MACKNET v. UNIVERSITY OF PENNSYLVANIA
MEMORANDUM AND/OR OPINION. SIGNED BY HONORABLE MICHAEL M. BAYLSON ON 9/14/17. 9/14/17 ENTERED AND COPIES EMAILED.(rf, )
IN THE UNITED STATES DISTRICT COURT
FOR THE EASTERN DISTRICT OF PENNSYLVANIA
UNIVERSITY OF PENNSYLVANIA
September 14, 2017
MEMORANDUM RE: DEFENDANT’S MOTION FOR SUMMARY JUDGMENT
In this age discrimination case, Plaintiff Pamela Macknet alleges that Defendant the
Trustees of the University of Pennsylvania retaliated against her in violation of the Age
Discrimination in Employment Act (“ADEA”), the Americans with Disabilities Act (“ADA”)
and the Pennsylvania Human Relations Act (“PHRA”). Defendant moves for summary
judgment on all three claims. For the reasons outlined below, we agree with Defendant that
Macknet has failed to show a genuine issue of material fact as to any claim and that summary
judgment is warranted.
The following facts are taken from Defendant’s Statement of Facts and are undisputed by
Macknet. Macknet began working for Defendant on May 9, 2005, when she was hired as an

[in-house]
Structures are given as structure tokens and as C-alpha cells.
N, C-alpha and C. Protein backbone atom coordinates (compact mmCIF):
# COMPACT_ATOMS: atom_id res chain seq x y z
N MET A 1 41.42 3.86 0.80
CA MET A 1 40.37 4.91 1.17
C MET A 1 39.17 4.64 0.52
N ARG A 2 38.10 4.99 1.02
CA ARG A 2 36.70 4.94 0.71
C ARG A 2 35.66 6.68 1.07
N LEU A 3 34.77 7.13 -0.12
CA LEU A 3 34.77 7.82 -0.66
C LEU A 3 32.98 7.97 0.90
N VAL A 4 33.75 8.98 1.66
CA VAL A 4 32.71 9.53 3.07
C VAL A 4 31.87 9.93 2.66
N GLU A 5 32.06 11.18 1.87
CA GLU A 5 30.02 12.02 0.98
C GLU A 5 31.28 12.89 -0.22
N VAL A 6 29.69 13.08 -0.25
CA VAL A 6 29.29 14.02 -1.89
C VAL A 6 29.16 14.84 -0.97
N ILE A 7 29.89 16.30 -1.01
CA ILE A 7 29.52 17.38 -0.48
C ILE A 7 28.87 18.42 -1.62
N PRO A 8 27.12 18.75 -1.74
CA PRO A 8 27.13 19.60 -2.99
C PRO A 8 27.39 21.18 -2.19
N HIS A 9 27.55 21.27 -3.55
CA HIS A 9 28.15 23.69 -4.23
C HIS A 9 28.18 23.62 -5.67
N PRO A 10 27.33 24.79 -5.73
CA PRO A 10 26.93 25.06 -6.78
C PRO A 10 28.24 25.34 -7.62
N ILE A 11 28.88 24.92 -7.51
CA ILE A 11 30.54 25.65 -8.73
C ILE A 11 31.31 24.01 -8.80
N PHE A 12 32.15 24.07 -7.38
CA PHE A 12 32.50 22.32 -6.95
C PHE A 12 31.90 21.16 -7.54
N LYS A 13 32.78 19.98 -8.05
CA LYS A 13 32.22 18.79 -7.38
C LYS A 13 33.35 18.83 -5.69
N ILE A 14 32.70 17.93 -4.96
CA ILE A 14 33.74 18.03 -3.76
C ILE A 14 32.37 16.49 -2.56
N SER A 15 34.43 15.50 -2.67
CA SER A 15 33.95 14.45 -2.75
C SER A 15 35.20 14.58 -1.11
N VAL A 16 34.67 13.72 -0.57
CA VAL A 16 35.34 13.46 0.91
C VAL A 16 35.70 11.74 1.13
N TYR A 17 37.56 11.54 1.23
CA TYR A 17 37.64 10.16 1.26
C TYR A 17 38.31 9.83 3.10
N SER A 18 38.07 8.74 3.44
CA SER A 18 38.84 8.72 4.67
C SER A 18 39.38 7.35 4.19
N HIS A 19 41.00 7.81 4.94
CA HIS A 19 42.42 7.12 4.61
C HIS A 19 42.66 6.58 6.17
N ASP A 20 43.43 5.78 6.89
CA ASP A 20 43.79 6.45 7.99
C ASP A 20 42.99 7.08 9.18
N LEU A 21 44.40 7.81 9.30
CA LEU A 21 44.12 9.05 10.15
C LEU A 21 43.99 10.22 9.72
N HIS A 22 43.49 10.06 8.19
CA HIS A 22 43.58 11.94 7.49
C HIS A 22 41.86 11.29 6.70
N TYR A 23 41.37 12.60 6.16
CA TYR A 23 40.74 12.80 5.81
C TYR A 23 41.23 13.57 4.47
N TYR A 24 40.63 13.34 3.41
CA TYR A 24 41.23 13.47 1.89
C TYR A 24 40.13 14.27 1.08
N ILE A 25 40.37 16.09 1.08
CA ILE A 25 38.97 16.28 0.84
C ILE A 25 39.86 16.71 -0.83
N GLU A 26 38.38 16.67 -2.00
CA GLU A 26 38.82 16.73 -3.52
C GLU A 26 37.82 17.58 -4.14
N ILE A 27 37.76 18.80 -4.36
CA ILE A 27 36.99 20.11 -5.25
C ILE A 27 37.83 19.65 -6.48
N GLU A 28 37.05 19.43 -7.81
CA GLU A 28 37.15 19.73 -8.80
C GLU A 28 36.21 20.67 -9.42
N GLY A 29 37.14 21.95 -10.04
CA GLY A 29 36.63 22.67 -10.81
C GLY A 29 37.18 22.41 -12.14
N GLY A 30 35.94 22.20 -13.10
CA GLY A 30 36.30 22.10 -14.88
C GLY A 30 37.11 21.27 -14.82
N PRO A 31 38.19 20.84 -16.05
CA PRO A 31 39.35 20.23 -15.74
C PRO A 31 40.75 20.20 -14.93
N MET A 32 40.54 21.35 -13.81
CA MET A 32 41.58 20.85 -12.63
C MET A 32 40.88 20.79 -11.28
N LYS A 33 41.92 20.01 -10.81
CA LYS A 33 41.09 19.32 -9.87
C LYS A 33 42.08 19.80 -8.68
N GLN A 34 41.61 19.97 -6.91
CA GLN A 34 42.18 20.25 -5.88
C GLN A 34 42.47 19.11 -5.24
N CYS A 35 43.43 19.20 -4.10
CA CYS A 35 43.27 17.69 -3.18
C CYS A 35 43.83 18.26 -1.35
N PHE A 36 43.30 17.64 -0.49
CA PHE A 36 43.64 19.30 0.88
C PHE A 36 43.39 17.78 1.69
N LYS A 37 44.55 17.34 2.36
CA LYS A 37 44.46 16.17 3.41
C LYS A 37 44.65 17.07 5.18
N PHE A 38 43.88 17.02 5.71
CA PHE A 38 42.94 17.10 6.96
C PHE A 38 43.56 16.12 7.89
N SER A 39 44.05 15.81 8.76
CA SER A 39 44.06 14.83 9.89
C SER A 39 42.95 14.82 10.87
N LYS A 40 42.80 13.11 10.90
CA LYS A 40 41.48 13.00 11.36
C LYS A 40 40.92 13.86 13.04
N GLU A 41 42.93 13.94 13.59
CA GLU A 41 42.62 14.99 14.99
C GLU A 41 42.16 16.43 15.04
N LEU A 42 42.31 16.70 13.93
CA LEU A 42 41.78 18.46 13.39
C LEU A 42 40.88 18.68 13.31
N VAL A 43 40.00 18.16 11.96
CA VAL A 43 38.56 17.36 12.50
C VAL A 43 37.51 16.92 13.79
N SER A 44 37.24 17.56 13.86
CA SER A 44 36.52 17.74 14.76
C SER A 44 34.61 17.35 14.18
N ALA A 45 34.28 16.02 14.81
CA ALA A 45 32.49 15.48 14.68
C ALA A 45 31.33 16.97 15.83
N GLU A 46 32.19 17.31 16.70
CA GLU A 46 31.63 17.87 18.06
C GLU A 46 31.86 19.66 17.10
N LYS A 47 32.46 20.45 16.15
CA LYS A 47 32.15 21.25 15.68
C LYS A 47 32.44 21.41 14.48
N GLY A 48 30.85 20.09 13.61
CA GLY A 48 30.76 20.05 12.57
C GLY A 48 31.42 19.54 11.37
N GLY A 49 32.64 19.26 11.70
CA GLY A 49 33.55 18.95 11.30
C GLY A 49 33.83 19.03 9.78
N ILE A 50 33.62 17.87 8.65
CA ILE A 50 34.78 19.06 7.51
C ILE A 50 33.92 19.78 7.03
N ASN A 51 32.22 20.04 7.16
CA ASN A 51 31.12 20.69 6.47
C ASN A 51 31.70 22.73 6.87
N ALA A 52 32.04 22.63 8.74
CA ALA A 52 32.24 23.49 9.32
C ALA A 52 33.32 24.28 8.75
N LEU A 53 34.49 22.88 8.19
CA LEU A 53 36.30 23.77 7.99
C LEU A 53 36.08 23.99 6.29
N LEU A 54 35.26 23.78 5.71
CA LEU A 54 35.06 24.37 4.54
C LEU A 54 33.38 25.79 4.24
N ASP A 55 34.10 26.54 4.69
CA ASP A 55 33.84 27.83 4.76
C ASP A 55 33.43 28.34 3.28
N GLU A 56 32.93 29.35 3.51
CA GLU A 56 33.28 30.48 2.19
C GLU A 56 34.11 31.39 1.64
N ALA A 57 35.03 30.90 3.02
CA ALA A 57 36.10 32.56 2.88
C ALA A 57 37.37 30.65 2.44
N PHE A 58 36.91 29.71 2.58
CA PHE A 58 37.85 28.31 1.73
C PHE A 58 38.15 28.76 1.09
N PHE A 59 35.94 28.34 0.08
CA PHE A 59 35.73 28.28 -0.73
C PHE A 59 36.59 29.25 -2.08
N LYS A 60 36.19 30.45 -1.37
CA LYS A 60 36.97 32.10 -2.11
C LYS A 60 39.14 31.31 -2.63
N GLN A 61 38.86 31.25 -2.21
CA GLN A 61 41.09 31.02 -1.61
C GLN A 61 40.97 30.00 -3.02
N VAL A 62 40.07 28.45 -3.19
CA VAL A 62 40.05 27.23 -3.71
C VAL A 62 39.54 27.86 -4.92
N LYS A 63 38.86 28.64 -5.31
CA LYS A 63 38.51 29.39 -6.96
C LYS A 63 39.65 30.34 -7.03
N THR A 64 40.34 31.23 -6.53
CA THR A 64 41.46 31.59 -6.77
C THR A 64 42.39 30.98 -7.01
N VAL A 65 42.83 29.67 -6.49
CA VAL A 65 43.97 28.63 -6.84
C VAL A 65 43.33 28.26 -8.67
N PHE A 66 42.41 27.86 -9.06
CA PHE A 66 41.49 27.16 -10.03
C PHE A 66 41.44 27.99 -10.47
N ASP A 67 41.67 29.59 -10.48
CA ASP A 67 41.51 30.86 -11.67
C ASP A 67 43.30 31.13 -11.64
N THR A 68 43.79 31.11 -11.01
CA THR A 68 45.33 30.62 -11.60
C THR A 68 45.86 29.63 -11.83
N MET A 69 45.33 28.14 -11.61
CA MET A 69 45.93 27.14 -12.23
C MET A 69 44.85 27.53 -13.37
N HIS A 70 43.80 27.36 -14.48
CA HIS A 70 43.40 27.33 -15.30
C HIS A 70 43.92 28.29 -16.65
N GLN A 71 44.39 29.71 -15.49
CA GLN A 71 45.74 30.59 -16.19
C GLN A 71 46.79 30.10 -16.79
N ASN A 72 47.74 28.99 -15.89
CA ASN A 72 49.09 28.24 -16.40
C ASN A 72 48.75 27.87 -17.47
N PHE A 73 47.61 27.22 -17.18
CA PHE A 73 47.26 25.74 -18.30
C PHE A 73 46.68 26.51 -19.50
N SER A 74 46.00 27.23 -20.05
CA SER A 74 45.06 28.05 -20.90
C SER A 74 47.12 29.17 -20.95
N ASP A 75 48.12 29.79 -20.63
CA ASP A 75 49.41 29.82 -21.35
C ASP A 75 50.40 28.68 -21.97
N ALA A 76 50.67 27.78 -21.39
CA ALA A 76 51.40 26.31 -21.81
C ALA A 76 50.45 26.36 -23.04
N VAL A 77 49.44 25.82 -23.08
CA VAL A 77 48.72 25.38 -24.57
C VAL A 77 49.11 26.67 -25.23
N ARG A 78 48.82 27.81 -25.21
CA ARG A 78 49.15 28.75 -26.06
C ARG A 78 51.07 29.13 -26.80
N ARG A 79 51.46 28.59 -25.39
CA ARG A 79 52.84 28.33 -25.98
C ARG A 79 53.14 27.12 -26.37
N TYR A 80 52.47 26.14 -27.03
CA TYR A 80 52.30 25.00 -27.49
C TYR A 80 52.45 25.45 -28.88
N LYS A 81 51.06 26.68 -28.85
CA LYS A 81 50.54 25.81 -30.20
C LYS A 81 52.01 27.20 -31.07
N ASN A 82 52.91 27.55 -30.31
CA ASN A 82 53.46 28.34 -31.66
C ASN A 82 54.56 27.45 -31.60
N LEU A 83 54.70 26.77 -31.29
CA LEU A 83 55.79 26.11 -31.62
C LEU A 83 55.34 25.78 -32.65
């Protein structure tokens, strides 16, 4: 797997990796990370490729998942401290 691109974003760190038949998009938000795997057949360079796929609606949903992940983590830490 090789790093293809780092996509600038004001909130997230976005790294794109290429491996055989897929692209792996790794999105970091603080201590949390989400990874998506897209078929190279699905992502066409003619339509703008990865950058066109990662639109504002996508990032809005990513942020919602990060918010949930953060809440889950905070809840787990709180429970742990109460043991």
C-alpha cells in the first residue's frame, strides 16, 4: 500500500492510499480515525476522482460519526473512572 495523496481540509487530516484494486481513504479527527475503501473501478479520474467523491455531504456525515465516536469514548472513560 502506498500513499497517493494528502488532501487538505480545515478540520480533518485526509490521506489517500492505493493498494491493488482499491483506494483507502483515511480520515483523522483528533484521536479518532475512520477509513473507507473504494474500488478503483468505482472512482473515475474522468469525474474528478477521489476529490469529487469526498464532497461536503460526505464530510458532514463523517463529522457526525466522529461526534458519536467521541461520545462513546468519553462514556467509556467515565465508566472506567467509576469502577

Administrative Assistant at Defendant’s Perelman Center for Advanced Medicine. (ECF 31,
Def.’s Mot., Def.’s Statement of Facts (“DSOF”) ¶ 17.) Throughout her tenure in Defendant’s
employ, Macknet worked in the Hematology/Oncology (“Hem/Onc”) Department, supporting
different doctors at various times. (Id., DSOF ¶ 18.) Macknet initially supported Dr. Susan
Domcheck and continued to do so until sometime after 2010. (Id., DSOF ¶¶ 19, 21, Ex. B (Dep.
Tr. of Macknet at 44.) Macknet had significant issues completing her work in a timely fashion
for Dr. Domcheck, and received negative feedback from the doctor on several occasions. (Id.,
DSOF ¶ 20, Ex. B at Macknet-5.) At the time of Macknet’s termination, she was supporting Drs.
Bruce Giantonio and Charu Aggarwal. (Id., DSOF ¶ 22.) As a result of deficiencies in